Why this former Leeds petrol station becoming a hub for city culture

FUEL: A former petrol station is on the right road for changing communities.
FUEL: A former petrol station is on the right road for changing communities.
Have your say

It started its current guise as a cafe and bar but now the former petrol station in Leeds is becoming a hub for culture and communities.

Next month a jazz album, “To Be Here Now”, will be released in an attempt to document and celebrate some of the best jazz and improvised music currently being recorded and performed within the city.

It has been created by Jack Simpson, the owner of Hyde Park Book Club and saxophonist, Ben Powlin and aside from being a record it is a statement about cities, cultures and cultivating creativity among all groups.

The Hyde Park Book Club celebrates its third birthday in October and after opening as a cafe, bar, events space and casual fancy dress shop it has become more than just a business for Simpson who returned to his native Leeds from London because of it.

“I did not think I would move back from London. I thought this would be a sideline and wanted to do it because there was nowhere else like it.

“But Leeds people wanted to use it and I realised there was not enough for people.”

He noticed an under-privileged and harder to reach demographic using the space to try DJing, playing, singing or debating because they could use the event space without expectation, costs or stigma.

Teens have used the space to rap, one Chinese student set up an exhibition of plastic ears and political groups meet there.

He said: “There is something very libiterian about it, we are just like ‘let’s give it a go’. We are not the council, people can come and do what they want - elsewhere that can be difficult.”

In another venture Simpson, is working on a PHD where he looks at cities, people and creating a better environment for people and that is driving forward Hyde Park Book Club (actually so-called as it probably stocks as many books as Waterstones) in the future.

They are creating more space in the basement with a stage and sound system for music, theatre, spoken word performances and the like.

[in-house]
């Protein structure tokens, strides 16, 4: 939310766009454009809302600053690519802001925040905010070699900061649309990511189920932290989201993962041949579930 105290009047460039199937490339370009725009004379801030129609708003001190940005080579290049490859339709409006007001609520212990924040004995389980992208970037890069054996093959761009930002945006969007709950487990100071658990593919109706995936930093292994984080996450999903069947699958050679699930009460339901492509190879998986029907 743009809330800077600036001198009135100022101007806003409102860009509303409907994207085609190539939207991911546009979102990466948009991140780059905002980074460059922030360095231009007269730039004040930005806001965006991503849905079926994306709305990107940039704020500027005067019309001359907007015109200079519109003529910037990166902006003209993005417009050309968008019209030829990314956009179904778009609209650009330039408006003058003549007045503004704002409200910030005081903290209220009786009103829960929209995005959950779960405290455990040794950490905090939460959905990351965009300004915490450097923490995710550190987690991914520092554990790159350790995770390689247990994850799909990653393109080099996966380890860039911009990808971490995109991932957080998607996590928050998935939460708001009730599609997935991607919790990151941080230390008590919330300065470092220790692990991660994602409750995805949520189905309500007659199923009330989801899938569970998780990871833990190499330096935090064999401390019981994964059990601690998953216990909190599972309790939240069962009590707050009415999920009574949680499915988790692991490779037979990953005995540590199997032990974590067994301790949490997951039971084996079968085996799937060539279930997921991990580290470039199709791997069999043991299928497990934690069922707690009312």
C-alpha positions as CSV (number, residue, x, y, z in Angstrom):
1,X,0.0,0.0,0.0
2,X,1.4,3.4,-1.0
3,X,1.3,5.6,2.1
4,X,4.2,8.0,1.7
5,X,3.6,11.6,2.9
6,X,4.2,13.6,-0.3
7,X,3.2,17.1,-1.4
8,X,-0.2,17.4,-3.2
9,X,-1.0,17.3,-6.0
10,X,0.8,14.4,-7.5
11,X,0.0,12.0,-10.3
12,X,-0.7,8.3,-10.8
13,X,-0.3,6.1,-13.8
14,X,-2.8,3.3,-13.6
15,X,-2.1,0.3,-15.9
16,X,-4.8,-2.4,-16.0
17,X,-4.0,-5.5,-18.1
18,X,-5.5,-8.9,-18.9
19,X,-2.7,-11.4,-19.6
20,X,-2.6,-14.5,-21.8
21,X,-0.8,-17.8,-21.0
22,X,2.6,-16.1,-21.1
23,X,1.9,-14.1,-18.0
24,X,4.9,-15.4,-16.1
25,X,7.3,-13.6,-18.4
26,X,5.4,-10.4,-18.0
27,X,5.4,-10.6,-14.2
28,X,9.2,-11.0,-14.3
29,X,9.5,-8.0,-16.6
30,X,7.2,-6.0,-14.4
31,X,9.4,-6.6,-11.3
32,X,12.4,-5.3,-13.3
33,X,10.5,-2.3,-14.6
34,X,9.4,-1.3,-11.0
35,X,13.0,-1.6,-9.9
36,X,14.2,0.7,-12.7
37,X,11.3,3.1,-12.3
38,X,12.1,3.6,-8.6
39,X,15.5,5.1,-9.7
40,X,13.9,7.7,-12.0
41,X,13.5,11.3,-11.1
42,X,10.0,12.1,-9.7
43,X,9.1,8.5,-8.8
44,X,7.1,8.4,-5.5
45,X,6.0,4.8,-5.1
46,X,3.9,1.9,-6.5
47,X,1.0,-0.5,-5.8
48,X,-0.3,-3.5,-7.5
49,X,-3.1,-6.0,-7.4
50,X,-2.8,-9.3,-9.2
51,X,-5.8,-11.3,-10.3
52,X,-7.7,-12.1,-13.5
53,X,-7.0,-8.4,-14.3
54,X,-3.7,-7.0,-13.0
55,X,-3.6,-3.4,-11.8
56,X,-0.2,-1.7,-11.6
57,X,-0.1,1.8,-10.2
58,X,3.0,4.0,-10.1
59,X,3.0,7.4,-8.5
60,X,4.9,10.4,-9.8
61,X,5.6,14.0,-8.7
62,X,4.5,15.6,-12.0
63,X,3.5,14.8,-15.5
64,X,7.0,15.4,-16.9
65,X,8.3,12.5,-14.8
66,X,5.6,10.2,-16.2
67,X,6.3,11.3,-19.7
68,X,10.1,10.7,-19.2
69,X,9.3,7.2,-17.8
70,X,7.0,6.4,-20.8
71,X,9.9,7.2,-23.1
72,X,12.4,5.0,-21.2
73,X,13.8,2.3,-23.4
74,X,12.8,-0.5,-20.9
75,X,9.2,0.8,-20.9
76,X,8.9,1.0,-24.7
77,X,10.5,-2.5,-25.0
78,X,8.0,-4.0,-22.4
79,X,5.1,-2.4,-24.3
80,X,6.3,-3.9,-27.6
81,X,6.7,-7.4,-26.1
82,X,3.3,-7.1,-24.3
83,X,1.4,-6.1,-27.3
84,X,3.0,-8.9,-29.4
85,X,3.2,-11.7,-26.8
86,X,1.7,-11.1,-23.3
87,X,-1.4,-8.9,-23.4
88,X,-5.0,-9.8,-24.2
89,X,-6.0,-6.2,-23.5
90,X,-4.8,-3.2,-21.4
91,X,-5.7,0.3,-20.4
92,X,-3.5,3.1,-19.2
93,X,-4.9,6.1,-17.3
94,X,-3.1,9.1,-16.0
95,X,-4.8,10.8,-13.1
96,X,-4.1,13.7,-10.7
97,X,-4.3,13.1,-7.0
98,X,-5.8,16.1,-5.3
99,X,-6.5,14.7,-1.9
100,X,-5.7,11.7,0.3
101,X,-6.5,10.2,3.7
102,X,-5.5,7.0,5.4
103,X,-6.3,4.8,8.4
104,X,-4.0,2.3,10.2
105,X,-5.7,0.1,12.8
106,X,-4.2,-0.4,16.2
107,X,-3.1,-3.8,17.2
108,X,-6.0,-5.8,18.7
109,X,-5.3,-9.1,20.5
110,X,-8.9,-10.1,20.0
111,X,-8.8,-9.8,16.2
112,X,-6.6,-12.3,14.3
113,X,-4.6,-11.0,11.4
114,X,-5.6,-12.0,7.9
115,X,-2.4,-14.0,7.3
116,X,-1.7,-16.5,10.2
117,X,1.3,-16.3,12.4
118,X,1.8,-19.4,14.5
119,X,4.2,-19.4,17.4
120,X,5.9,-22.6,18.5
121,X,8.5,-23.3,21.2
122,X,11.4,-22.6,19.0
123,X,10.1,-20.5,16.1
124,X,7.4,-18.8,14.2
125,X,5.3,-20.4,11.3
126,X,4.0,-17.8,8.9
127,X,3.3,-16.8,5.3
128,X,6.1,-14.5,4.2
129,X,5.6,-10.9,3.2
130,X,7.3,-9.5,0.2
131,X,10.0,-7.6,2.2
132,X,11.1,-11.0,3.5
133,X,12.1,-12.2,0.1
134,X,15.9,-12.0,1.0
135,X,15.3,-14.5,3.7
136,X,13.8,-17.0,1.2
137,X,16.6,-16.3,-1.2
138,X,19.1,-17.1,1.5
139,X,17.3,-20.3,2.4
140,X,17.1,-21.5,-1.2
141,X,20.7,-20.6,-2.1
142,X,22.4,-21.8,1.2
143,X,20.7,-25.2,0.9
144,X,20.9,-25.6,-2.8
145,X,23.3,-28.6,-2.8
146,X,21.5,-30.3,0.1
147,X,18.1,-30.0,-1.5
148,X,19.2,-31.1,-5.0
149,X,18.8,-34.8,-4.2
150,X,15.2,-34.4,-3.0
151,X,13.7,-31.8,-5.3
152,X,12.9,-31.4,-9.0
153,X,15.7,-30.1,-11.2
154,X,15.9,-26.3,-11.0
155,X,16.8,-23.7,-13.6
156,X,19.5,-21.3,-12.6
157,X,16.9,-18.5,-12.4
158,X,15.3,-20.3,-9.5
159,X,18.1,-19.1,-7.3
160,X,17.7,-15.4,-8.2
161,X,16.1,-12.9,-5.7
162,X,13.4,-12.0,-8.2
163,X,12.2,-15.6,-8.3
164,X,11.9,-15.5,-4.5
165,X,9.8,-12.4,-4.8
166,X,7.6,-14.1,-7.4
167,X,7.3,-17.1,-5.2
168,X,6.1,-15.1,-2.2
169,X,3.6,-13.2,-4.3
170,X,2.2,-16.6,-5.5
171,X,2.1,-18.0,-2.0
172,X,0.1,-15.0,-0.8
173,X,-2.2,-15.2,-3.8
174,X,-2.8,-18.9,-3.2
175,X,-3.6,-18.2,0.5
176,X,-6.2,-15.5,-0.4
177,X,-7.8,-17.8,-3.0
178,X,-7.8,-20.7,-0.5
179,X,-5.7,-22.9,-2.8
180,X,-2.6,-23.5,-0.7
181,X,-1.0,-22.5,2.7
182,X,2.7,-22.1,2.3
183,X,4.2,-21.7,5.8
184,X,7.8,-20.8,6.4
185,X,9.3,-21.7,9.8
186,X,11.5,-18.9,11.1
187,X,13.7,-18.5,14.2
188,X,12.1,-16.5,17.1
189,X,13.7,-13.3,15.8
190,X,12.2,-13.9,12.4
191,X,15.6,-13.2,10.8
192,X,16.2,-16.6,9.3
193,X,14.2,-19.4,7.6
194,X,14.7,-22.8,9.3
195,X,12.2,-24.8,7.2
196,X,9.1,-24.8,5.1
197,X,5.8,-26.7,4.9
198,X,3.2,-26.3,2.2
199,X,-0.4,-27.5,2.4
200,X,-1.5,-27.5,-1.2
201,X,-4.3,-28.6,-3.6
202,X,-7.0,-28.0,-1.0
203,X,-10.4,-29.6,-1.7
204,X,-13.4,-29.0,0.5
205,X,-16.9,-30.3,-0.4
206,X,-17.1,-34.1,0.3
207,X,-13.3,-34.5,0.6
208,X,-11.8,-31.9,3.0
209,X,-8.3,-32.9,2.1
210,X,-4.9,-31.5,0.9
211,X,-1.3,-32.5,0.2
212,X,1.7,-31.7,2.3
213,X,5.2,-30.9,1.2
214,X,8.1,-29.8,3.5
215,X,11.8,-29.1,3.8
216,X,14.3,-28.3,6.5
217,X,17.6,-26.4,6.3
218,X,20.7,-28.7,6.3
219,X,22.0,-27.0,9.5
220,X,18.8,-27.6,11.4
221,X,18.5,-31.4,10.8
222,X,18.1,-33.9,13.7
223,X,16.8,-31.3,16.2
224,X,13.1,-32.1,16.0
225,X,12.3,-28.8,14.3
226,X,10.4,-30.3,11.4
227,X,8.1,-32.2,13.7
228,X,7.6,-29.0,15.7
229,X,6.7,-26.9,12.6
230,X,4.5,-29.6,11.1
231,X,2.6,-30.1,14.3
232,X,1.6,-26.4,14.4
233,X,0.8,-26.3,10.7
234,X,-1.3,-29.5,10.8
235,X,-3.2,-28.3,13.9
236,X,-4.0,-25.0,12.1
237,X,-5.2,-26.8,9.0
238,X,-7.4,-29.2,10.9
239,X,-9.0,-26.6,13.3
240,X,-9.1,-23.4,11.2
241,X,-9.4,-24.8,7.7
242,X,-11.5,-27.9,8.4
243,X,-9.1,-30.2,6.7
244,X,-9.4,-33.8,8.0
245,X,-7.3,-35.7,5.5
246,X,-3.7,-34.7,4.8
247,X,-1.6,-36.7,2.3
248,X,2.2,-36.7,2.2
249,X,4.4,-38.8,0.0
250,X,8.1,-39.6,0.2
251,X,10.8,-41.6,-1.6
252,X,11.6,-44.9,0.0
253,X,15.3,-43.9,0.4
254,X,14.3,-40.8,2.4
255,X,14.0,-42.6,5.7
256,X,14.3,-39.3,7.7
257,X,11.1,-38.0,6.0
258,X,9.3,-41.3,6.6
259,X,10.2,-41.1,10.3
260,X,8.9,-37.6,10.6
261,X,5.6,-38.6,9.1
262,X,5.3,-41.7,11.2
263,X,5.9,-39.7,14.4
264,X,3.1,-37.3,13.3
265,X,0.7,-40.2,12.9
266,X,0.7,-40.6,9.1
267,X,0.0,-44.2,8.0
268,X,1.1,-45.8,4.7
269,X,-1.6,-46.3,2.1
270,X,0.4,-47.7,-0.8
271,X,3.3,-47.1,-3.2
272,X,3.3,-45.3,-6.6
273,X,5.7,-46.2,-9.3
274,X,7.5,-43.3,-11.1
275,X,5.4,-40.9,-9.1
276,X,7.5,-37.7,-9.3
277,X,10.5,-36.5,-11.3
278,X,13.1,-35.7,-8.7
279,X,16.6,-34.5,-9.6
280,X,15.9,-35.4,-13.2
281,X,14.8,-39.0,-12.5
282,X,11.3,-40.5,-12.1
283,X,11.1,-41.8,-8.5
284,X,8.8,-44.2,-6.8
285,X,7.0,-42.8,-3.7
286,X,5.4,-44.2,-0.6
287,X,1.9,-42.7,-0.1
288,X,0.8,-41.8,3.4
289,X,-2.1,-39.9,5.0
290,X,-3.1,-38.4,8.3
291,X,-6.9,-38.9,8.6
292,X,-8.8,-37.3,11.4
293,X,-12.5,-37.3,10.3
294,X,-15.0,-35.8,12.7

Outside, the petrol station forecourt is brightened up with flowers (which create a better perception of a place), tables and chairs.

He wants to bring together young, old, middle to working class, students and locals.

“The places that are opening are separating who can go, the greasy spoons have gone, what you end up with is big businesses and you lose the soul of the city.

“Leeds has got much better over 20 years but is becoming segregated. It is a great city for people that are already quite privileged.

“It is on the verge of something exciting and we need to make it possible for people to get involved. How does that 19-year-old who does not go to university and lives in Seacroft get involved?”

That platform is what led to the album as many of the bands who feature on To Be Here Now, have gigged, rehearsed and even started out at Hyde Park Book Club.

It was recorded across a few days, in late 2017 and early this year by Will Jackson of Soundworks at Simpson’s Eiger Studios and will be launched at an event at Hyde Park Book Club on Monday October 1.

He said: “Night after night, you can hear jazz played across the city, the dives, the cafes, the bars. But as yet, this has not been captured on record. Here we tried to do just a little of that. To preserve this moment.”